Last spring, I started work on my second book about dioramas. I finished the first draft in December and have spent the last few months editing the manuscript and designing the cover.
Since completing Diorama Design in 2017, I had begun to recognize the limitations of the conventional tabletop diorama. There never seemed to be enough space to translate what I could imagine into a miniature scene that was small enough to fit on a bookshelf.
It was then that I decided to start building forced perspective dioramas. With this technique, it’s possible to portray depth and distance without having to make the diorama impractically large. After making the switch to forced perspective, I haven’t looked back.
My first experience with forced perspective dates back to my film school days, when I made a 16mm short. Set in the future, the film’s opening scene was a forced perspective shot of an airfield with three landing pads, showing a spacecraft touching down on the nearest pad. I had seen forced perspective used in many sci-fi films and TV shows, and it was a rewarding experience to be able to apply the technique in my own film.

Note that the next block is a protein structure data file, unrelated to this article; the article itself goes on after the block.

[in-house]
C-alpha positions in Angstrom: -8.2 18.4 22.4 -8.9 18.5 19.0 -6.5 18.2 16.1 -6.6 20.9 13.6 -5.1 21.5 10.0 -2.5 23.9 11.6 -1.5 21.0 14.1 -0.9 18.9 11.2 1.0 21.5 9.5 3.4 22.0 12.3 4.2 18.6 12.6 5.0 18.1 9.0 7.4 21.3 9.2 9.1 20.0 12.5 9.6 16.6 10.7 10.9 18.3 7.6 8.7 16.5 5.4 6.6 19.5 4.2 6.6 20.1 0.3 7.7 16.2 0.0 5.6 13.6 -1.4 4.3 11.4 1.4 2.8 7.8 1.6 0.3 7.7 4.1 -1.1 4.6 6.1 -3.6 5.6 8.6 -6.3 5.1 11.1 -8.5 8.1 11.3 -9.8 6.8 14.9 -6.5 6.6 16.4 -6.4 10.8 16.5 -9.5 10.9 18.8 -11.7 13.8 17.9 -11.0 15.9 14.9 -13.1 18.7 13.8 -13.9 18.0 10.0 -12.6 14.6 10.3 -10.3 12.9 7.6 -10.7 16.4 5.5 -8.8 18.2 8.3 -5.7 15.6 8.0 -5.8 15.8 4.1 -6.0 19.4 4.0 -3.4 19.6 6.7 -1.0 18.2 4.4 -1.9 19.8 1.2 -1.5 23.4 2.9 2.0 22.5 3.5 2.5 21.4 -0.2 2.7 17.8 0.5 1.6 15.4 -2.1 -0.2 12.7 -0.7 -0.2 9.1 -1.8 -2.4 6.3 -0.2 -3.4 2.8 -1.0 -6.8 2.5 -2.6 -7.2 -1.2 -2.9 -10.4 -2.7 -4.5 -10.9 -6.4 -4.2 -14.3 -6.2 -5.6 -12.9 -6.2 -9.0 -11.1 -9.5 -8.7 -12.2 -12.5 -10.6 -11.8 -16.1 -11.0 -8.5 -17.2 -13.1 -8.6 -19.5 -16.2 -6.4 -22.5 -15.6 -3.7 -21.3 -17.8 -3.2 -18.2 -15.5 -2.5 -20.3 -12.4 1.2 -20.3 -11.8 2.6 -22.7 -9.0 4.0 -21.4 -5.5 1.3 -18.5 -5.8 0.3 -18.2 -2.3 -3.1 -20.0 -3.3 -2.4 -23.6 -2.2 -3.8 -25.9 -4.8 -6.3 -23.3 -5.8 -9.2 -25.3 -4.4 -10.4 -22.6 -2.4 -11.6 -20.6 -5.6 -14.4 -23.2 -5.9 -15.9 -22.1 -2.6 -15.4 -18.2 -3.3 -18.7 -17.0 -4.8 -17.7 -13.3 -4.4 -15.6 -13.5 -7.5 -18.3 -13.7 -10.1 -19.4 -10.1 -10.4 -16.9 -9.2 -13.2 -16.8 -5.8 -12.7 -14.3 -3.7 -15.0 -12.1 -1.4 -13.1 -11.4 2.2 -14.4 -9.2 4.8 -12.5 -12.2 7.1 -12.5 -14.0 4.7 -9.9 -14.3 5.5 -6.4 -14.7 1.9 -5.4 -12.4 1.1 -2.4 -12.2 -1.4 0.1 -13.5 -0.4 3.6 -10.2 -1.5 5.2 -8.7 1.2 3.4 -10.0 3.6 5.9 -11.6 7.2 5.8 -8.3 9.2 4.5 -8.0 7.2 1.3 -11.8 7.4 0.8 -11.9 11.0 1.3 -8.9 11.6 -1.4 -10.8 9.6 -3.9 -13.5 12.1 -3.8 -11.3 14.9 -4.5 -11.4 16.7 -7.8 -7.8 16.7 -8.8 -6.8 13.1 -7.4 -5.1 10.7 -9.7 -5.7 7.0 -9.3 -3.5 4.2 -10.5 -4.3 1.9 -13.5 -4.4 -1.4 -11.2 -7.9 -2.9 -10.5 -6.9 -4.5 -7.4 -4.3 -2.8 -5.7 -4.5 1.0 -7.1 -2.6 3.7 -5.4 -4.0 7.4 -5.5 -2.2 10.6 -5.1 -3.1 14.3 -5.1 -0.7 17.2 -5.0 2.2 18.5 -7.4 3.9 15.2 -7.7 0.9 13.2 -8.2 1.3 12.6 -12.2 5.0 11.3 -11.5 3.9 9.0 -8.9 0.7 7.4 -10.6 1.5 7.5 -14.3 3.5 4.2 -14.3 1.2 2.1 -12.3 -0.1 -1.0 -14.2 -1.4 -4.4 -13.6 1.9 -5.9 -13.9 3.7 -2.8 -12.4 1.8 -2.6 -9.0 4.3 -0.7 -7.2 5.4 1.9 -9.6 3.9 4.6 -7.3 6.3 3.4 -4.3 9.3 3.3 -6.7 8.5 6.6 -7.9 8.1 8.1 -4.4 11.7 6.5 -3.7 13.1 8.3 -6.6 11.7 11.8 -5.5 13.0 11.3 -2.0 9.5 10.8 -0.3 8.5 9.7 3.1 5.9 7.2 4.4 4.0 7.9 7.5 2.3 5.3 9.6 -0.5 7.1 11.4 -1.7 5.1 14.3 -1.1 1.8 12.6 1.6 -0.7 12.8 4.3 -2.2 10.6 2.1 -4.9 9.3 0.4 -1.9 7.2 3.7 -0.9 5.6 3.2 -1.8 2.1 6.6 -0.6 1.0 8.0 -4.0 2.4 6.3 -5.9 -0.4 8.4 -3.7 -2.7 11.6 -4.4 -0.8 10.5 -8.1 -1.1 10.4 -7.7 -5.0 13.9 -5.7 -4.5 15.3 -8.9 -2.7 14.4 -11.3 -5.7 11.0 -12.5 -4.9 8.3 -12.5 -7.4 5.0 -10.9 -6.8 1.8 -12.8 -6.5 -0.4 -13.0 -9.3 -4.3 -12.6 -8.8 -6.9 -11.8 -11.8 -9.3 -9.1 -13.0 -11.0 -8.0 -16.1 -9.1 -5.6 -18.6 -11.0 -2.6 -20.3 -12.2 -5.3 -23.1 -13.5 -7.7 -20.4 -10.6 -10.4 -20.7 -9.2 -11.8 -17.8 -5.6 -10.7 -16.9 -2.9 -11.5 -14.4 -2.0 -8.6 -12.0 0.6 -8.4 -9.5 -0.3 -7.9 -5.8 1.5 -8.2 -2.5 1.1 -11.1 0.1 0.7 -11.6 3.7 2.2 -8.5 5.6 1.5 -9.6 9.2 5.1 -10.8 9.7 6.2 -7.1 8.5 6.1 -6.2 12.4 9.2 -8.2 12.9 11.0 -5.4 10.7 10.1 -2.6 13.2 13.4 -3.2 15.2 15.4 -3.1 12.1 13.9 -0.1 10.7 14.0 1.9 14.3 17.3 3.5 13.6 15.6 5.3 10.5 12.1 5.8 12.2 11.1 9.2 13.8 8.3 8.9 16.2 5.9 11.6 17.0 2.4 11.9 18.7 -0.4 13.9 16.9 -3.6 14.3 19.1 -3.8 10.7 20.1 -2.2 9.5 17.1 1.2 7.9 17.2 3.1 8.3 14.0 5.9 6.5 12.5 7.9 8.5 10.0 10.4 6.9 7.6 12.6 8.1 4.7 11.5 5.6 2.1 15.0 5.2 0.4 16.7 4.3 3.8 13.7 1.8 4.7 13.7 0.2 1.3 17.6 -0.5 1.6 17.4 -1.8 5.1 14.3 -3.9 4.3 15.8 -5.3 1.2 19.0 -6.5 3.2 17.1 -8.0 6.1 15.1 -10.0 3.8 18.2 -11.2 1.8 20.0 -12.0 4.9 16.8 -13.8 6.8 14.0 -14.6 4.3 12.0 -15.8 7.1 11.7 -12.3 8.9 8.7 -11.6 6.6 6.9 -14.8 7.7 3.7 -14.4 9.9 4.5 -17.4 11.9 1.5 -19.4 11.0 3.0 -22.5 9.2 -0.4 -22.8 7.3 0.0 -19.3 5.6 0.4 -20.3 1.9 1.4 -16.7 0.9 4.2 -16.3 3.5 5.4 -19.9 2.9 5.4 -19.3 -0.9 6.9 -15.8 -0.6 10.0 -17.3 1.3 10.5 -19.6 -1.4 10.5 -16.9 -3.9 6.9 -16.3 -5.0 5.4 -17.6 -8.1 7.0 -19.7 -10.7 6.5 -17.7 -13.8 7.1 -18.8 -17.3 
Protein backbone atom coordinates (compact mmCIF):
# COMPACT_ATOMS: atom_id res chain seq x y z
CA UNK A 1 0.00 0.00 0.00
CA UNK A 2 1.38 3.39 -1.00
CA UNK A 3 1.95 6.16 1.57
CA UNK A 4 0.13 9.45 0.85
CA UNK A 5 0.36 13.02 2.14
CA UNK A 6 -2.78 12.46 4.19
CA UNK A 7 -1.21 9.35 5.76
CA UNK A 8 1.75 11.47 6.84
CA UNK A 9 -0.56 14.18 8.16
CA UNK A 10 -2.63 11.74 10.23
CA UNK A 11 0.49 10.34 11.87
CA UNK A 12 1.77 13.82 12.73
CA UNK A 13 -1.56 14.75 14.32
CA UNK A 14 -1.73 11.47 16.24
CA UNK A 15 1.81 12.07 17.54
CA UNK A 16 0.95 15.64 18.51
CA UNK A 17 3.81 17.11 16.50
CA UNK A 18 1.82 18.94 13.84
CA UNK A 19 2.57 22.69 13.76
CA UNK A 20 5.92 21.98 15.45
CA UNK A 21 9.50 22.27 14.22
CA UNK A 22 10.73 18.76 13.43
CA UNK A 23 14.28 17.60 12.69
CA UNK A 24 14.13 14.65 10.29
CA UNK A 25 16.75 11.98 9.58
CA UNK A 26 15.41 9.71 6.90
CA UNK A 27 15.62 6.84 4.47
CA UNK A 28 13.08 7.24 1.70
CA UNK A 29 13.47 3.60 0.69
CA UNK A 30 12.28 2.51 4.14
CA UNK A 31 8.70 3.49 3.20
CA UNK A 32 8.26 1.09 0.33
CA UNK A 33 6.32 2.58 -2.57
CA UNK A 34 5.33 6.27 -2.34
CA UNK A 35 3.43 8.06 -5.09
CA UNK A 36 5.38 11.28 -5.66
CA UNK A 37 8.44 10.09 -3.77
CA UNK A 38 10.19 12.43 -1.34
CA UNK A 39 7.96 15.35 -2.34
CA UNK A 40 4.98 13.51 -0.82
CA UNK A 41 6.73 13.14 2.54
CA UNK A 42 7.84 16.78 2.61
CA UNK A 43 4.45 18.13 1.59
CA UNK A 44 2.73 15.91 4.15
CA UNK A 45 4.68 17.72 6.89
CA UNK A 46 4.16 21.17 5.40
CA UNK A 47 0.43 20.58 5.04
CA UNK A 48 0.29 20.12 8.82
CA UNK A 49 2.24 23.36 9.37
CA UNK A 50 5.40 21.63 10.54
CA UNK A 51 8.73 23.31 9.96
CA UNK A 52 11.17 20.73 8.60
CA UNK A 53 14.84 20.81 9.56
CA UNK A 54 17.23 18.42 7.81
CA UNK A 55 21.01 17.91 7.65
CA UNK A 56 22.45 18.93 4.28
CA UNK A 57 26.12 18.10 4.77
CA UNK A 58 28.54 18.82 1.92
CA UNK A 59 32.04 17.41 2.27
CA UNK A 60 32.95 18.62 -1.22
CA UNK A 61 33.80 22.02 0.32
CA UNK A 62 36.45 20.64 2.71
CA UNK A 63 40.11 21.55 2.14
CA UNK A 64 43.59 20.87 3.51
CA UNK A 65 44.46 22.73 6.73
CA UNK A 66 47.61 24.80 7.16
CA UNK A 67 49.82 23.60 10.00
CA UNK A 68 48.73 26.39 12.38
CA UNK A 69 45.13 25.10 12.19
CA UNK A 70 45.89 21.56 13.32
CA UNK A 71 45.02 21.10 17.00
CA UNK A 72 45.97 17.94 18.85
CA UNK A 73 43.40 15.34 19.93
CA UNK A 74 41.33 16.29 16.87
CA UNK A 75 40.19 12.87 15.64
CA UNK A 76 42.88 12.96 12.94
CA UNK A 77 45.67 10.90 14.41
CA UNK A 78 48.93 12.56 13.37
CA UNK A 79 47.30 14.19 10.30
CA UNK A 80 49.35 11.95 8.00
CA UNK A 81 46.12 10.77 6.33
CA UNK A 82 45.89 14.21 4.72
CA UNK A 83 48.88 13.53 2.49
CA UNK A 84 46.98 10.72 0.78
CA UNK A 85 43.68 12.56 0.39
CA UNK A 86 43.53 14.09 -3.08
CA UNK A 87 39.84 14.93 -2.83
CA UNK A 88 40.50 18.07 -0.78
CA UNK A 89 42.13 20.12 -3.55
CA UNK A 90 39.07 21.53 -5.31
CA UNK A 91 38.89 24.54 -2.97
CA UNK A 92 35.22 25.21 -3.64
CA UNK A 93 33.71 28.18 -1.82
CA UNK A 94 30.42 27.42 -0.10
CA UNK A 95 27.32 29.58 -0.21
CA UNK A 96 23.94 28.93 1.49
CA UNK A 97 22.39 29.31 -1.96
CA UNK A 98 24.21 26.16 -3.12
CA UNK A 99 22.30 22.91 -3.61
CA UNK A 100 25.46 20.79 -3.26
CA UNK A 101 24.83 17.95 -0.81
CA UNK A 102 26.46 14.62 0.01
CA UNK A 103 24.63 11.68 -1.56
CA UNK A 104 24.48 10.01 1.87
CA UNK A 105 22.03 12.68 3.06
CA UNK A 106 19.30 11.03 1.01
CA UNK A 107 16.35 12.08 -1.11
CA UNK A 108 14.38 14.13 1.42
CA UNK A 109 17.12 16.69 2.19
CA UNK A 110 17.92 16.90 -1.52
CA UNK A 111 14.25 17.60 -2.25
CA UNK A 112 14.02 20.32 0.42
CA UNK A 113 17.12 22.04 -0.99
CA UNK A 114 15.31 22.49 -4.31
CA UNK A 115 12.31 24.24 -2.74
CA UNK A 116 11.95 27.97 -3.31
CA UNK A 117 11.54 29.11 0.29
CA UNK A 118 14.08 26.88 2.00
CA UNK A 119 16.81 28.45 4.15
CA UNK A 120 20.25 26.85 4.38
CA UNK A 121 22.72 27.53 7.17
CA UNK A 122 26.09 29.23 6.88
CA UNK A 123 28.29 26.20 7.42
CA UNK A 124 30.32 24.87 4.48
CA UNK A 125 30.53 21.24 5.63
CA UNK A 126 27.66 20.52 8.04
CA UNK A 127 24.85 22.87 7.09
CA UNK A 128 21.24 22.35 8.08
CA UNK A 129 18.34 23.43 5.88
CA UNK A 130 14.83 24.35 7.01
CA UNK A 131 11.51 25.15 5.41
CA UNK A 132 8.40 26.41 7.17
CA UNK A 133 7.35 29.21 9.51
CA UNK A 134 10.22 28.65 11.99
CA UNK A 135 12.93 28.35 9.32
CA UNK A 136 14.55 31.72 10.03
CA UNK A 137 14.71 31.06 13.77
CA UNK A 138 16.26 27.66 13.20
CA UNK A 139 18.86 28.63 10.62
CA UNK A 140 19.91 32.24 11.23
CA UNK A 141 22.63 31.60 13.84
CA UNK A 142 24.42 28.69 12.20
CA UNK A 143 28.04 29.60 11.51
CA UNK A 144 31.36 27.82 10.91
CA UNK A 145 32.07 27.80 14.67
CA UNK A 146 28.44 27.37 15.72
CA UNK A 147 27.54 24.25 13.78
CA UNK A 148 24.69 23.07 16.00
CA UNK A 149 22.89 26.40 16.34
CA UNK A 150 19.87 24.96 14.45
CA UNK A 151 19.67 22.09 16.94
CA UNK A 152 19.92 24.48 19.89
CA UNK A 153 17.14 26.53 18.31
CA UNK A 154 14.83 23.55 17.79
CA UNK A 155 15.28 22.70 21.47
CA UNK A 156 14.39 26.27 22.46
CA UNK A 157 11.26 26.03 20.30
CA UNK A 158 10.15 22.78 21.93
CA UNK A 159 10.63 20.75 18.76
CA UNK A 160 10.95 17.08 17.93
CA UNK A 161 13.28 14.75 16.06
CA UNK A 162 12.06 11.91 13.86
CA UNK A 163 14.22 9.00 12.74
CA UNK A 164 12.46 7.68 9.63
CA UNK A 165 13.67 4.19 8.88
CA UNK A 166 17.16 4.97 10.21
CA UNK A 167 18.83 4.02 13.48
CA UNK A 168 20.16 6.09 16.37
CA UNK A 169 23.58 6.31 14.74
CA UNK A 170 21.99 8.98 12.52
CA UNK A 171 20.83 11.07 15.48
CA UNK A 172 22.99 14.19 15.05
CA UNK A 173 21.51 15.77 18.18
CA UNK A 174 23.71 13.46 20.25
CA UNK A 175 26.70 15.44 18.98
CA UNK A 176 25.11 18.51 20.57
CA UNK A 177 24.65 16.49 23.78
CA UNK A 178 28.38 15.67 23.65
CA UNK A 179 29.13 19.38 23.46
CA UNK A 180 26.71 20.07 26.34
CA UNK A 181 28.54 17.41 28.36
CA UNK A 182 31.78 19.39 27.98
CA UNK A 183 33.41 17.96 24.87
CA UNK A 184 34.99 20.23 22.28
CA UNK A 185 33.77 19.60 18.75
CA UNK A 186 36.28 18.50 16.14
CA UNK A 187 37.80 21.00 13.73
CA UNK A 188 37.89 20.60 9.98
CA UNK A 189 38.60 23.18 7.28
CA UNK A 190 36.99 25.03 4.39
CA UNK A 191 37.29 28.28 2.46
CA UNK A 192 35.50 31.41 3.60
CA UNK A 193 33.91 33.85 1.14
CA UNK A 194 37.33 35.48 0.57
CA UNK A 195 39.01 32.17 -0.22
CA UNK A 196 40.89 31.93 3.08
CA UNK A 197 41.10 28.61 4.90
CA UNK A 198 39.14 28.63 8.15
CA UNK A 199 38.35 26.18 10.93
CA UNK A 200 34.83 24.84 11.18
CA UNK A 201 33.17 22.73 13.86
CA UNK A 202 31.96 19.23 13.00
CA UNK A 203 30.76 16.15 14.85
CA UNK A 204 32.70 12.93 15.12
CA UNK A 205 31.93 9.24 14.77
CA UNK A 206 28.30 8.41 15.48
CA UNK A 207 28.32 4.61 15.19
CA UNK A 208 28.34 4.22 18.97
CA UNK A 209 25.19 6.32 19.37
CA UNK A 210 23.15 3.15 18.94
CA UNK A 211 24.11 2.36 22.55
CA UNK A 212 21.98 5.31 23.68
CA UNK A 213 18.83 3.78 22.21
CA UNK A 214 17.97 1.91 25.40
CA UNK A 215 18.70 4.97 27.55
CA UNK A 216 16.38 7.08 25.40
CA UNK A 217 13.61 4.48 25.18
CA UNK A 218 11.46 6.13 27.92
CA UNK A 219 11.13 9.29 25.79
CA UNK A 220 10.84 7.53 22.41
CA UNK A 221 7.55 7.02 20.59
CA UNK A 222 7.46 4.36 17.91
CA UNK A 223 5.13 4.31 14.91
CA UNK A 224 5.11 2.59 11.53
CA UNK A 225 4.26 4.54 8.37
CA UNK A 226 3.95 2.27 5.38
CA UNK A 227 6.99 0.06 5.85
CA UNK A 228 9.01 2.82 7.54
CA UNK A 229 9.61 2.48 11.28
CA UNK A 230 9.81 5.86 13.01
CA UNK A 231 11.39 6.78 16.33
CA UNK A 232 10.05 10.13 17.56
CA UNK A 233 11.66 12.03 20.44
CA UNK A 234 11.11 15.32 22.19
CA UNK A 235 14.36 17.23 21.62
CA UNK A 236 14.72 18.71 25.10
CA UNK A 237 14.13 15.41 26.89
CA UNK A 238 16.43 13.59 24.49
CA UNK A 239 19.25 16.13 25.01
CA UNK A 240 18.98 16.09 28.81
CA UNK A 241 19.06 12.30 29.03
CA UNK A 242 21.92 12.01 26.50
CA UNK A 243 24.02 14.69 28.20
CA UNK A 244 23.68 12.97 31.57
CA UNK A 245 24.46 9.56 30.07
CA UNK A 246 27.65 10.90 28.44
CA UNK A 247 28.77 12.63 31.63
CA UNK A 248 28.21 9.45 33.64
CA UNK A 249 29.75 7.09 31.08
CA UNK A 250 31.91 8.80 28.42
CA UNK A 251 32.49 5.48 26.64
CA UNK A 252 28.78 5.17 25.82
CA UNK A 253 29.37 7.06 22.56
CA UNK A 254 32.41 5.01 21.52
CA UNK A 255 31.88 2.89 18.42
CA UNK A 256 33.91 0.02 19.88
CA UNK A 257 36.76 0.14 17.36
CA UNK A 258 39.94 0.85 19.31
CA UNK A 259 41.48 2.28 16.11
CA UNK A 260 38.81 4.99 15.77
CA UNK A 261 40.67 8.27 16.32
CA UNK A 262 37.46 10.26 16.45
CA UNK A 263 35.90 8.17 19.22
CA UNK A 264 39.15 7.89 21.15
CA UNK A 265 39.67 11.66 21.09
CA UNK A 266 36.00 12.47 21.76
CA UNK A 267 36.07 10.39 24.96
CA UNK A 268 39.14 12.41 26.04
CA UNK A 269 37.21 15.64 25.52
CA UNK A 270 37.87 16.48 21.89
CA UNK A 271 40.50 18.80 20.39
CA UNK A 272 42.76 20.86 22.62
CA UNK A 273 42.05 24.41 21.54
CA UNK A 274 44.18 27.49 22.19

Making forced perspective work in a diorama context is even more challenging than in film, because the size limitations are more stringent. Most of the progress I’ve made with this technique has been through trial and error.
Very little has been written on the topic of forced perspective dioramas. It’s an unfulfilled niche in the diorama how-to market. So I summarized what I’ve learned from my own experiences working in forced perspective over the past three years, did some research into the origins of the technique, and wrote Forced Perspective Dioramas. It will be released this spring.